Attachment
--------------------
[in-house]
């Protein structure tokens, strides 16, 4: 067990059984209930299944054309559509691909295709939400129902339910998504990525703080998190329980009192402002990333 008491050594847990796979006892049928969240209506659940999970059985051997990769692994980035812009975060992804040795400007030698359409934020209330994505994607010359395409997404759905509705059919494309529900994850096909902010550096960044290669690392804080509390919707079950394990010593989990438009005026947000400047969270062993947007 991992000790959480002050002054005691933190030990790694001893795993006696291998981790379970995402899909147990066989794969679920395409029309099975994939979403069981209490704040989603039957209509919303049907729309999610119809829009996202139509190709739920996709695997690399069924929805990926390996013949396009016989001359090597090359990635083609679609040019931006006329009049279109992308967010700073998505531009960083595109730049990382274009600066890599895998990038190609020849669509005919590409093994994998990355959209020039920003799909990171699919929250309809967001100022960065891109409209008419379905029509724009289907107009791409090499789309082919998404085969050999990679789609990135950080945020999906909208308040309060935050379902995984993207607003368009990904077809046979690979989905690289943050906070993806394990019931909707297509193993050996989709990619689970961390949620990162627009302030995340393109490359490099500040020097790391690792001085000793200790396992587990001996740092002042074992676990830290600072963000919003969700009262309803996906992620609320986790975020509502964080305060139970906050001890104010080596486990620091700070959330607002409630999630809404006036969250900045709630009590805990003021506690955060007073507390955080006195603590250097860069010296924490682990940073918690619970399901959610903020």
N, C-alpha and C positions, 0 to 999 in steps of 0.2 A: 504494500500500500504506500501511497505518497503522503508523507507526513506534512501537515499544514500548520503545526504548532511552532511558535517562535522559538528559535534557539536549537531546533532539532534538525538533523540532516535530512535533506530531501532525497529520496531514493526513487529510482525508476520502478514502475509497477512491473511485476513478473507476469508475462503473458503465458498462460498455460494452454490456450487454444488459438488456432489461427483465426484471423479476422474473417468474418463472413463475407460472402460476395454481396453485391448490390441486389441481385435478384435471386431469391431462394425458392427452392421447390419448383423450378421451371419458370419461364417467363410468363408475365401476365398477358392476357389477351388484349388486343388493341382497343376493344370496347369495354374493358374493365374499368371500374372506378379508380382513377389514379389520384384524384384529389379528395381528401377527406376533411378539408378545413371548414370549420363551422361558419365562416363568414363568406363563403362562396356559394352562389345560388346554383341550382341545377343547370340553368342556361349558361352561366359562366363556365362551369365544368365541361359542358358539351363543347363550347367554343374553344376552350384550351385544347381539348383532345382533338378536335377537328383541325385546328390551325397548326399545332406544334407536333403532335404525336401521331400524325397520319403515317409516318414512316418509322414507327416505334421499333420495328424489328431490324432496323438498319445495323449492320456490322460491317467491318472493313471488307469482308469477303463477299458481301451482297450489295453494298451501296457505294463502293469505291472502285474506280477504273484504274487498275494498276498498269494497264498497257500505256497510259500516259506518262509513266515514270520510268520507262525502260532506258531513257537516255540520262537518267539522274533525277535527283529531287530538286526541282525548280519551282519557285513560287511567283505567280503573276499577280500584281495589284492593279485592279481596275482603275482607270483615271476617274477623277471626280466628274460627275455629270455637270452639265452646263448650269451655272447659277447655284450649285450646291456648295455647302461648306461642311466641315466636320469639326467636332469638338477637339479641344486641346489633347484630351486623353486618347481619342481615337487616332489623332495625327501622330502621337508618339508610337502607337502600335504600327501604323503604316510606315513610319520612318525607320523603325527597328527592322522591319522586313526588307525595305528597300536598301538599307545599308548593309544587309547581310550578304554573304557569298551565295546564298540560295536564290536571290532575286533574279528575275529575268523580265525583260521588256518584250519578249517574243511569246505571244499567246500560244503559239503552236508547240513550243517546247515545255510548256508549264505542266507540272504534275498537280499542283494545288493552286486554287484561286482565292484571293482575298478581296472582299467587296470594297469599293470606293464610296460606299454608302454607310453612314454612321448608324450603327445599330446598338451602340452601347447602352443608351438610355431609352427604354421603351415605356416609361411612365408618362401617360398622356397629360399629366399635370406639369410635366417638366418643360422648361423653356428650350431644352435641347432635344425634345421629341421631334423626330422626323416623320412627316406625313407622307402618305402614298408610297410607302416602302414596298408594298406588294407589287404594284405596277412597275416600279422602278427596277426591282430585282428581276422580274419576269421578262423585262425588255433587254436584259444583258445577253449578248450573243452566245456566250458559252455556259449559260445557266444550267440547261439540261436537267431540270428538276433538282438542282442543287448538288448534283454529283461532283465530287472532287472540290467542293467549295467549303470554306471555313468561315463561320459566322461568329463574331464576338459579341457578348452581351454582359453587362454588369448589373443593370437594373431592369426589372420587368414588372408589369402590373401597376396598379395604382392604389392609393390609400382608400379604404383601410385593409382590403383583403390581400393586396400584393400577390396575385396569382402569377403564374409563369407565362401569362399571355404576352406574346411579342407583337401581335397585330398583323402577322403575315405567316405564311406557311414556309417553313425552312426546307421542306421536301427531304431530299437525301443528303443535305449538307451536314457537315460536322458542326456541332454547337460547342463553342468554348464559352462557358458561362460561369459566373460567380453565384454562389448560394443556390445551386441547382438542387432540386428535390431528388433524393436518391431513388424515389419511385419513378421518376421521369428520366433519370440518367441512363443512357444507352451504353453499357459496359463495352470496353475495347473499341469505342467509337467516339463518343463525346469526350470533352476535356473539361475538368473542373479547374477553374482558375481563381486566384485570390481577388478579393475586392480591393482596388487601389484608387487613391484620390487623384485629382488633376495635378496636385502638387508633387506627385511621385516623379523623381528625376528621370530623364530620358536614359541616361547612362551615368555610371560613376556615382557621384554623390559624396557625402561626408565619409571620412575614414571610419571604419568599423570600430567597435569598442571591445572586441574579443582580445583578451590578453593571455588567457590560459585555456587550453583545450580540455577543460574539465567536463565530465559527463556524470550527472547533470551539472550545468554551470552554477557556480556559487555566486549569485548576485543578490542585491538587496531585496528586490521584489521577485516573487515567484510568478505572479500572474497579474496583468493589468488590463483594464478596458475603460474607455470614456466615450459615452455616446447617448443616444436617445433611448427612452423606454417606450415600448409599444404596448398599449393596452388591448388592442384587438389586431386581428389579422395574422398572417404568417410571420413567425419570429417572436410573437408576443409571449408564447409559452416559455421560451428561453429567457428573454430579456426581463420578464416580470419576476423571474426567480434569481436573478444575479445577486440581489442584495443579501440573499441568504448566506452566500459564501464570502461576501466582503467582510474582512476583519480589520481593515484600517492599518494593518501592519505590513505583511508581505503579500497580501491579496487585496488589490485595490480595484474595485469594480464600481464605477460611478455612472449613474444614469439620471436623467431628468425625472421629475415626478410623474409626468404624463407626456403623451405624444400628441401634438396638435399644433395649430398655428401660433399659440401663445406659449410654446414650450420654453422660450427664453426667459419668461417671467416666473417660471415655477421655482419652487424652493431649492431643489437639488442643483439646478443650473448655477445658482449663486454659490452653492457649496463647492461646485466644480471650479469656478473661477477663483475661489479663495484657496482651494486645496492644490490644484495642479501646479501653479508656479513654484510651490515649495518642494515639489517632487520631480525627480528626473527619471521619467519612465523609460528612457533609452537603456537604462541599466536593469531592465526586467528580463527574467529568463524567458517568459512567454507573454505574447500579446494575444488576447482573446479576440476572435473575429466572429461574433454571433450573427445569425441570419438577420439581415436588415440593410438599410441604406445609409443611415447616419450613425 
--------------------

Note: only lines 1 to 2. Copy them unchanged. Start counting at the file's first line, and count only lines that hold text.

[in-house]
């Protein structure tokens, strides 16, 4: 067990059984209930299944054309559509691909295709939400129902339910998504990525703080998190329980009192402002990333 008491050594847990796979006892049928969240209506659940999970059985051997990769692994980035812009975060992804040795400007030698359409934020209330994505994607010359395409997404759905509705059919494309529900994850096909902010550096960044290669690392804080509390919707079950394990010593989990438009005026947000400047969270062993947007 991992000790959480002050002054005691933190030990790694001893795993006696291998981790379970995402899909147990066989794969679920395409029309099975994939979403069981209490704040989603039957209509919303049907729309999610119809829009996202139509190709739920996709695997690399069924929805990926390996013949396009016989001359090597090359990635083609679609040019931006006329009049279109992308967010700073998505531009960083595109730049990382274009600066890599895998990038190609020849669509005919590409093994994998990355959209020039920003799909990171699919929250309809967001100022960065891109409209008419379905029509724009289907107009791409090499789309082919998404085969050999990679789609990135950080945020999906909208308040309060935050379902995984993207607003368009990904077809046979690979989905690289943050906070993806394990019931909707297509193993050996989709990619689970961390949620990162627009302030995340393109490359490099500040020097790391690792001085000793200790396992587990001996740092002042074992676990830290600072963000919003969700009262309803996906992620609320986790975020509502964080305060139970906050001890104010080596486990620091700070959330607002409630999630809404006036969250900045709630009590805990003021506690955060007073507390955080006195603590250097860069010296924490682990940073918690619970399901959610903020």